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A Good Time in Any Language — Even Sign Language

March 14, 2005 – A midday celebration honoring National Modern Foreign Languages Week provided a feast for all the senses at the university's Sports and Fitness Center Monday.
Organized by the ever-energetic Profesora Violeta Donovan and sponsored by the humanities division of the University of the Virgin Islands, the event offered three tiers of tables full of menu choices and drinks from some 25 cultures. A fast-moving program of dance, an instrumental group, a revue-style visit to the Montmartre in France, and more took place on the floor where basketball is more frequently played.
The program began with a very special group that demonstrates communication isn't limited to formal language: deaf and hard-of-hearing children from the Peace Corps Elementary School, along with their director, Denise McGee, performed a "Fanga Dance," a Nigerian dance of welcome. McGee drummed, and the children's sign language interpreter sent signals, but the children gave an astounding performance of synchronized movement.
"How did they do that?" Mistress of ceremonies Lisa Wynne wondered. "We placed a totally deaf child next to a partially hearing child, and alternating them," their leader explained. "They feel the energy from the next body."
Wynne, Miss UVI in 1999 and Miss U.S.V.I. in 2000, returned to do master of ceremonies honors for a second time, and her energy matched that of the dancers. In fact, at one point she not only joined the performing dancers, but she pulled Prof. Vincent Cooper onto the floor with her, and several children from the Peace Corps dance group joined the fun.
A combo of sax, guitar, and trumpet by Spike McKean, Michael Camacho and Michael John entertained next, and again later in the program.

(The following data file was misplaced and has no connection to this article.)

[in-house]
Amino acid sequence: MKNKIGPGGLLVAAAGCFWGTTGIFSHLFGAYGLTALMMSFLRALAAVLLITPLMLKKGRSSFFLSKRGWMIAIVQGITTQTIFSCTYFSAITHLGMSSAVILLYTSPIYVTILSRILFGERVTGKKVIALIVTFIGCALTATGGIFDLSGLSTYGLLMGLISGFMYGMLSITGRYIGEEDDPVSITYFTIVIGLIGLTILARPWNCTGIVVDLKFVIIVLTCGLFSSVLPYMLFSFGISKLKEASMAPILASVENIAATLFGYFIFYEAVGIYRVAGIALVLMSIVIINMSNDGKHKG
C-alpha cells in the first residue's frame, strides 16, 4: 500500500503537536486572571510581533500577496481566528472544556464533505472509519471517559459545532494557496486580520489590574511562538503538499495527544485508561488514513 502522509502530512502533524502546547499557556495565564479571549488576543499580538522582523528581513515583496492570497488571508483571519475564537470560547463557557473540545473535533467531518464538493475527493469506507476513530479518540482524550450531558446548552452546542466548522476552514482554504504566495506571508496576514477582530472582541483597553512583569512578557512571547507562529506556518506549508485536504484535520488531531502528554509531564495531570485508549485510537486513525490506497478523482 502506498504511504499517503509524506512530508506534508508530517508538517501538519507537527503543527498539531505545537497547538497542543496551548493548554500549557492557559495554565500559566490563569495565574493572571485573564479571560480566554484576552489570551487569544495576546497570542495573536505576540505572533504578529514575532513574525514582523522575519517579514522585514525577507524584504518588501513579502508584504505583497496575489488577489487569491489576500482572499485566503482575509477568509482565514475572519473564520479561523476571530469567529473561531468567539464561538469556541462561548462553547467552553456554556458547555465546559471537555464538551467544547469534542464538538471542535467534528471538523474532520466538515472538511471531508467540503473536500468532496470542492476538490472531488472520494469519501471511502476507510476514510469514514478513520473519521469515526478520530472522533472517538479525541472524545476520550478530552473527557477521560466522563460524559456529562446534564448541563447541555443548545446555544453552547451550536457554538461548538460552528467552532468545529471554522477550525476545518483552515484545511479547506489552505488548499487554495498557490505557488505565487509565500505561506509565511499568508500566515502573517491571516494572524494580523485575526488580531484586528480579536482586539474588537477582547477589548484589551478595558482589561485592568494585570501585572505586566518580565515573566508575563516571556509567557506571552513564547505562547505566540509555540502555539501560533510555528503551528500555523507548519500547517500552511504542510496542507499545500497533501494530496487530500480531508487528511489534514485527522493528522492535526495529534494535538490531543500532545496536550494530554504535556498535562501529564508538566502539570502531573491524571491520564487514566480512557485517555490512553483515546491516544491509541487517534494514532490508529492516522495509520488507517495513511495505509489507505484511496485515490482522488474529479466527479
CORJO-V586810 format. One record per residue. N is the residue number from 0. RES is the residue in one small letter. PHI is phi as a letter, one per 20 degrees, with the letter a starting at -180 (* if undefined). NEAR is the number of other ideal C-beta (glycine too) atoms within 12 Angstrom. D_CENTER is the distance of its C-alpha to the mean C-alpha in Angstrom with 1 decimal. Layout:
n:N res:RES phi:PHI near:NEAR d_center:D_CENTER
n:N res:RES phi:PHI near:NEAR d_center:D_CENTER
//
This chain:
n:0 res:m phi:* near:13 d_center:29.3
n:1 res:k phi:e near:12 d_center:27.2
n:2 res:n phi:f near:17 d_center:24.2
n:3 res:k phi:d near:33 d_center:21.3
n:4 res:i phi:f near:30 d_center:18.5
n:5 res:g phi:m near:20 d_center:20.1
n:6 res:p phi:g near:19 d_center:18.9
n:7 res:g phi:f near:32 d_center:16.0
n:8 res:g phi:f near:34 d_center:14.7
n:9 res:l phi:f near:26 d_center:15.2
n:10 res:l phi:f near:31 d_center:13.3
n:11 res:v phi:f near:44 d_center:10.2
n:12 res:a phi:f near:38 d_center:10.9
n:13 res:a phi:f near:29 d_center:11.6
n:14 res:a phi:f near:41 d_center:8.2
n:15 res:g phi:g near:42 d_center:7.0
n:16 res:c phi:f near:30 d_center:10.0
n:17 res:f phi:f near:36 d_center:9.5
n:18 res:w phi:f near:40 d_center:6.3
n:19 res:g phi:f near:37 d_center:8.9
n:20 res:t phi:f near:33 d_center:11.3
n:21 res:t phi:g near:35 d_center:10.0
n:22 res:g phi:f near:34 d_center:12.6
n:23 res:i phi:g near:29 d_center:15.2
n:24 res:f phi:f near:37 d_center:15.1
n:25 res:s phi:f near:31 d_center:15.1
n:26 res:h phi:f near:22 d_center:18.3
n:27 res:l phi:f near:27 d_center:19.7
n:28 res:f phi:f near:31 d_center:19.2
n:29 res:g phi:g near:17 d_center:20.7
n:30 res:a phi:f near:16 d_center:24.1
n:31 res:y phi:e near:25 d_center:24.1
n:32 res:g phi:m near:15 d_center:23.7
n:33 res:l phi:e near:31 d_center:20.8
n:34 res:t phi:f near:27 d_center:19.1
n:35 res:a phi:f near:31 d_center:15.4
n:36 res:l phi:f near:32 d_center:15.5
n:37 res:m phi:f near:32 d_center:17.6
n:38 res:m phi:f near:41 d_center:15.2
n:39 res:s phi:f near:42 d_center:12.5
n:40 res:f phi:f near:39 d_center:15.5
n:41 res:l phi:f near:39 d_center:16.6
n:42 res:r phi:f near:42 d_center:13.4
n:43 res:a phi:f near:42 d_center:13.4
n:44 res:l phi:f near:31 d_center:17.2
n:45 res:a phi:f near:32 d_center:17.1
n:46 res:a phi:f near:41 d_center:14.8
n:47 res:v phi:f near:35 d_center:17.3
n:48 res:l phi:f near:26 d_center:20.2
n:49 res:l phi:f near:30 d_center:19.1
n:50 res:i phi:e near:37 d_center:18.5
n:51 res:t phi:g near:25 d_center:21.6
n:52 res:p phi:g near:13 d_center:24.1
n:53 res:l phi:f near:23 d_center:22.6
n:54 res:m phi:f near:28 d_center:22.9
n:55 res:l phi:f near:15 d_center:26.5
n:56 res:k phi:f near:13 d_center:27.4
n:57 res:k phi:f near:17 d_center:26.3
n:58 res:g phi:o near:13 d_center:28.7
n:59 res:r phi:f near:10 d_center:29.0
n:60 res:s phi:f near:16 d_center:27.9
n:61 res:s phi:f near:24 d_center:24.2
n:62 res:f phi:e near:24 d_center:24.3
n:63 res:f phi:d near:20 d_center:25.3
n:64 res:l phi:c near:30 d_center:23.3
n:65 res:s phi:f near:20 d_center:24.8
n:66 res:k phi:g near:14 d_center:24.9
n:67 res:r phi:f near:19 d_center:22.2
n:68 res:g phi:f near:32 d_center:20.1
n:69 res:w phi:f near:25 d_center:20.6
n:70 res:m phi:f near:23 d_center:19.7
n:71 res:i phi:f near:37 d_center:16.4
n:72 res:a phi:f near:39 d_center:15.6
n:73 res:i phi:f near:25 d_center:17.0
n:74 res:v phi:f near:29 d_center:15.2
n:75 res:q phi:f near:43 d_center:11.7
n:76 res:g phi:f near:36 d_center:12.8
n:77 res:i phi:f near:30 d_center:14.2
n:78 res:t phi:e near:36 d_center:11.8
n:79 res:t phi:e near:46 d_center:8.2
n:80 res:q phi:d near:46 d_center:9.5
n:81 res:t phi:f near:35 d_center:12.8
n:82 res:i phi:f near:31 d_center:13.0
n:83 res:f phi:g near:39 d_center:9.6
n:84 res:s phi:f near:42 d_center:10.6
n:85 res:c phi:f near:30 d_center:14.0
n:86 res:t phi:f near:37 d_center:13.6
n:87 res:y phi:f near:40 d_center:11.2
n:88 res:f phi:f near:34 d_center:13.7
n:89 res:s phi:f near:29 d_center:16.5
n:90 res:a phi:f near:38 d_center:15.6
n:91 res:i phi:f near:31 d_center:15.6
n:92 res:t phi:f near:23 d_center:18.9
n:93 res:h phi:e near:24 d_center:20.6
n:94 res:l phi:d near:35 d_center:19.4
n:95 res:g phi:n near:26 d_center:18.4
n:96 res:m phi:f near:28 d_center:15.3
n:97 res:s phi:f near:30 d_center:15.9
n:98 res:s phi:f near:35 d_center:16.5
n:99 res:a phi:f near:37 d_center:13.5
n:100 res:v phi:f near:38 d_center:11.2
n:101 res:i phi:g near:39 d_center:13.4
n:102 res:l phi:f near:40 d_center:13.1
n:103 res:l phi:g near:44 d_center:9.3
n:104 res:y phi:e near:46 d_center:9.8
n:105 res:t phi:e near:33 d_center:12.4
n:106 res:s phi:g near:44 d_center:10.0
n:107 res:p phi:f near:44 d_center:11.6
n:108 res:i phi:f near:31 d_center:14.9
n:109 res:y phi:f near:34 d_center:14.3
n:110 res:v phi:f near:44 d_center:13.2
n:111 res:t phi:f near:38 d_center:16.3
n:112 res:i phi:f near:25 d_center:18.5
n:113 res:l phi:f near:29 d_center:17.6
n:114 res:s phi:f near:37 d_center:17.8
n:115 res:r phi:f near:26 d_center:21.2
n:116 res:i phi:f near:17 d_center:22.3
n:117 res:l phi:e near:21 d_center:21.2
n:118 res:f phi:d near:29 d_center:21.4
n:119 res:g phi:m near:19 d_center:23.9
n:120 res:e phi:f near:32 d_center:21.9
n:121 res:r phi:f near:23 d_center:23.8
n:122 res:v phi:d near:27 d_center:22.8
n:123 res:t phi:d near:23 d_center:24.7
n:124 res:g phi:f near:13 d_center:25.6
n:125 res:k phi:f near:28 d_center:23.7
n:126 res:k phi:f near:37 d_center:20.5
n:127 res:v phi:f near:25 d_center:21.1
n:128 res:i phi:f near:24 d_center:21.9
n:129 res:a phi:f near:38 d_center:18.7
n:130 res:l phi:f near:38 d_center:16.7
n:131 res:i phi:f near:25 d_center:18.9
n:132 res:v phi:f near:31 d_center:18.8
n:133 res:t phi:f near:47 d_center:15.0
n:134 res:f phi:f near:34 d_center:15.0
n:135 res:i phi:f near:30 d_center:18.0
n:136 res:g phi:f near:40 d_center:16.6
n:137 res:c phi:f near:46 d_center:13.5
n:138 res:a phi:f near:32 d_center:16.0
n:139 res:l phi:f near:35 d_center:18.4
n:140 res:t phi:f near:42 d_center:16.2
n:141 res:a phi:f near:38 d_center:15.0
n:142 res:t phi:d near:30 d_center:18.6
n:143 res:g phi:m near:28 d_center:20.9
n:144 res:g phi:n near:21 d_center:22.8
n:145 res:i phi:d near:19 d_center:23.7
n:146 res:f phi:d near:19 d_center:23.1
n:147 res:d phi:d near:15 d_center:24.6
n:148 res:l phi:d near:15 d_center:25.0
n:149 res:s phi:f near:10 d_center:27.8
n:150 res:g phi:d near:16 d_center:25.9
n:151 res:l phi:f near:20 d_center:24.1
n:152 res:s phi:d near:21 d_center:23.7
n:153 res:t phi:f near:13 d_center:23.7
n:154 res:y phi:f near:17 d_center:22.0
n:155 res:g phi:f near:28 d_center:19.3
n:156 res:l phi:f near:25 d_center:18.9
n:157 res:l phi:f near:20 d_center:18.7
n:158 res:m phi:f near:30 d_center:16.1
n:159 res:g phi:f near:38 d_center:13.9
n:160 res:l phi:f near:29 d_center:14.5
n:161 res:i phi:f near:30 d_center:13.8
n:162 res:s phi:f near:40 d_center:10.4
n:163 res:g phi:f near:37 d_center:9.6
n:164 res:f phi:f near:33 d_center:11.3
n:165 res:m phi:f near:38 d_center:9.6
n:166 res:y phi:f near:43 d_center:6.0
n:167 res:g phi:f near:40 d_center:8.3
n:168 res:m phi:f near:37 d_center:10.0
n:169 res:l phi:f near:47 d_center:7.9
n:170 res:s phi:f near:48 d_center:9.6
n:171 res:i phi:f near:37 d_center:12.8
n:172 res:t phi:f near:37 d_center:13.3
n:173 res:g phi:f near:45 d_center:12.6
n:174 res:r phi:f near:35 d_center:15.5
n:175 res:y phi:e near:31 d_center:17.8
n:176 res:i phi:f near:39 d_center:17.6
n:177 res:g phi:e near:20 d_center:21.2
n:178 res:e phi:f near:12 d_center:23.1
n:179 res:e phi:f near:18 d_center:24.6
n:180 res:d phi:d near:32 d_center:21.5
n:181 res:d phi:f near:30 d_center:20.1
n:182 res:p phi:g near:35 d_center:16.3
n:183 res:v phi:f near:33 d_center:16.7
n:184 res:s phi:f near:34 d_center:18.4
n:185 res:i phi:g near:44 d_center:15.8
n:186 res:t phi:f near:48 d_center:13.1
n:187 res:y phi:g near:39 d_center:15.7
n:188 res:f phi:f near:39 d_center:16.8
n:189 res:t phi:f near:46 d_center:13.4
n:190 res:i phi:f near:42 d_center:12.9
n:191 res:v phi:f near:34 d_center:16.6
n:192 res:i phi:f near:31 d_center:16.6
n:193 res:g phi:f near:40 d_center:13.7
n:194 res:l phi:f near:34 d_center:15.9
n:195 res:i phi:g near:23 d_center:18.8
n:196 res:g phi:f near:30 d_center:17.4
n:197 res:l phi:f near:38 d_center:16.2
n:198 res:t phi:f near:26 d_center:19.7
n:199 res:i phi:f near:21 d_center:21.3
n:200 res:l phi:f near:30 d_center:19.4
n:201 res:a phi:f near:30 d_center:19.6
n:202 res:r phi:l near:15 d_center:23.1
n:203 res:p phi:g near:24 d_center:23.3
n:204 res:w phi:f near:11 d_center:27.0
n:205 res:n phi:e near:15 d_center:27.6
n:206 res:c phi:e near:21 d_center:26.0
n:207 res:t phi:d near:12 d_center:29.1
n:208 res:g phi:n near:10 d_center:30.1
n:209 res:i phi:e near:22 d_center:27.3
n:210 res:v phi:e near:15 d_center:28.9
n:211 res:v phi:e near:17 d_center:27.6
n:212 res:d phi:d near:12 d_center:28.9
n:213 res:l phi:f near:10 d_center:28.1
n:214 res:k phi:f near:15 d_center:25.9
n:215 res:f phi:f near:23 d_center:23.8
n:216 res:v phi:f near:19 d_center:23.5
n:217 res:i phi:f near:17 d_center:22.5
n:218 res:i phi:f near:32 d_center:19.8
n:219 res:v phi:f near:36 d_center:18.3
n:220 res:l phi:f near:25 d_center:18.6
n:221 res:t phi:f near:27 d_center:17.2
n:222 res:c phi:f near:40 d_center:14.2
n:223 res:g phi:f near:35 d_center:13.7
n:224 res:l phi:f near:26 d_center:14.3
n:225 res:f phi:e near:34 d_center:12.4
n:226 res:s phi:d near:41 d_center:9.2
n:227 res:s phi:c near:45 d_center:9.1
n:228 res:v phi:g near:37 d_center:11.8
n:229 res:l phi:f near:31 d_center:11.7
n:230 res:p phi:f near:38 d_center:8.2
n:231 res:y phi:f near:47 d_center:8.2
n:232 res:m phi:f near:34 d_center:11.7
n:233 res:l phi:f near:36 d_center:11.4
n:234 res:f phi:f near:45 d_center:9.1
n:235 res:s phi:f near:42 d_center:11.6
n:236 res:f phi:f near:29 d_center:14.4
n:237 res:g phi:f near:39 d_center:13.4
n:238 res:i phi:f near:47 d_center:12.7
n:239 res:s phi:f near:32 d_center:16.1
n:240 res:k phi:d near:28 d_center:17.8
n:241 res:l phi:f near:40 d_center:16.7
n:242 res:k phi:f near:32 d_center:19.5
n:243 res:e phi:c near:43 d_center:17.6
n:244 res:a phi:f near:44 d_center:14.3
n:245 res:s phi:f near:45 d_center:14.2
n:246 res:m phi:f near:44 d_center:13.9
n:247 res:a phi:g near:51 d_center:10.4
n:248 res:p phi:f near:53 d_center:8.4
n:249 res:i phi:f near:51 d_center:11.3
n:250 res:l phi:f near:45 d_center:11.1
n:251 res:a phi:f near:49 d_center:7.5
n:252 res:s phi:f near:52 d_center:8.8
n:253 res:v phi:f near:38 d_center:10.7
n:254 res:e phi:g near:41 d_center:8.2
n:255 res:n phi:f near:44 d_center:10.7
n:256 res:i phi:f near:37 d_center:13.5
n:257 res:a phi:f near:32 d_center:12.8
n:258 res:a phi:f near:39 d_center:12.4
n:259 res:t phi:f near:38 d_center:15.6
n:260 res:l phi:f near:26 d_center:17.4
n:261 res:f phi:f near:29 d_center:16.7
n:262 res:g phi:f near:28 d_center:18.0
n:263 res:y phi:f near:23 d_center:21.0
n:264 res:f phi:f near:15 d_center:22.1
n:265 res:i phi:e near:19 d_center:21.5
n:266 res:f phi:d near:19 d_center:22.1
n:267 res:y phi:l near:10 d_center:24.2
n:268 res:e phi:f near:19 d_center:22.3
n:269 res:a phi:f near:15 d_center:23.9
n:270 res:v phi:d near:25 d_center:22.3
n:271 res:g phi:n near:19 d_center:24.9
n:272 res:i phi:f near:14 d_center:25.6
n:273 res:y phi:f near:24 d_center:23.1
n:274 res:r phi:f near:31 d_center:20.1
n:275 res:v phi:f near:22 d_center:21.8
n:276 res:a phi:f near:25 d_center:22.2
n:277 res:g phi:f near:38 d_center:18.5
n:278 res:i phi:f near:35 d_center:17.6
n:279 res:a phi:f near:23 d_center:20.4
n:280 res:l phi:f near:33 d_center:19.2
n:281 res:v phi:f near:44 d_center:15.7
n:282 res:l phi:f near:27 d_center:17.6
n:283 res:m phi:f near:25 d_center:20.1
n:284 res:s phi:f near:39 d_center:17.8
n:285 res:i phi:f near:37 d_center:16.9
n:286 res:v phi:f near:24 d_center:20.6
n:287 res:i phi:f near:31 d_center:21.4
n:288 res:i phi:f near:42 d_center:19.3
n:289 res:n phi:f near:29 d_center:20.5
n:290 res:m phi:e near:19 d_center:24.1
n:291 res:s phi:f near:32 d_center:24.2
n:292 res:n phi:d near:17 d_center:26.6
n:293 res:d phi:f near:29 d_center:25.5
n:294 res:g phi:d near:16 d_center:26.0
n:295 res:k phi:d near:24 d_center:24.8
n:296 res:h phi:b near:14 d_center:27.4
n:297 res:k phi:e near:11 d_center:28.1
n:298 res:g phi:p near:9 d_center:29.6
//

The Caribbean Dance Group performed a spectacular "Untitled" work choreographed by Monty Thompson with music by Hans Zimmer from the "Tears of the Sun" movie sound track. Their bare feet moved more swiftly than any basketball shoes ever traveled across that floor, and the dancers obviously enjoyed their movements.
Prof. Evelyn Lallemand and her French students performed a revue-style "Bienvenue á Montmartre!" showing tourists enjoying the Montmartre area of France – complete with a petite painter in a very paint-covered smock, a blind accordion player whose renditions of traditional French music were an audience hit, and call-and-response singing by French students. The Peace Corps children, now front-row audience members, signed to their interpreter, querying was the accordion player really blind.
The Caribbean Dance Group returned to perform "Latin Fusion," choreographed by Janet Mescue to music by Gloria Estefan. This time their costumes were voluminous soft white dresses which became an integral part of their dance movements.
Donovan declared herself well satisfied with the food, the audience, and all the performers, and the frequently-applauding audience obviously agreed. Don't miss this event next year.

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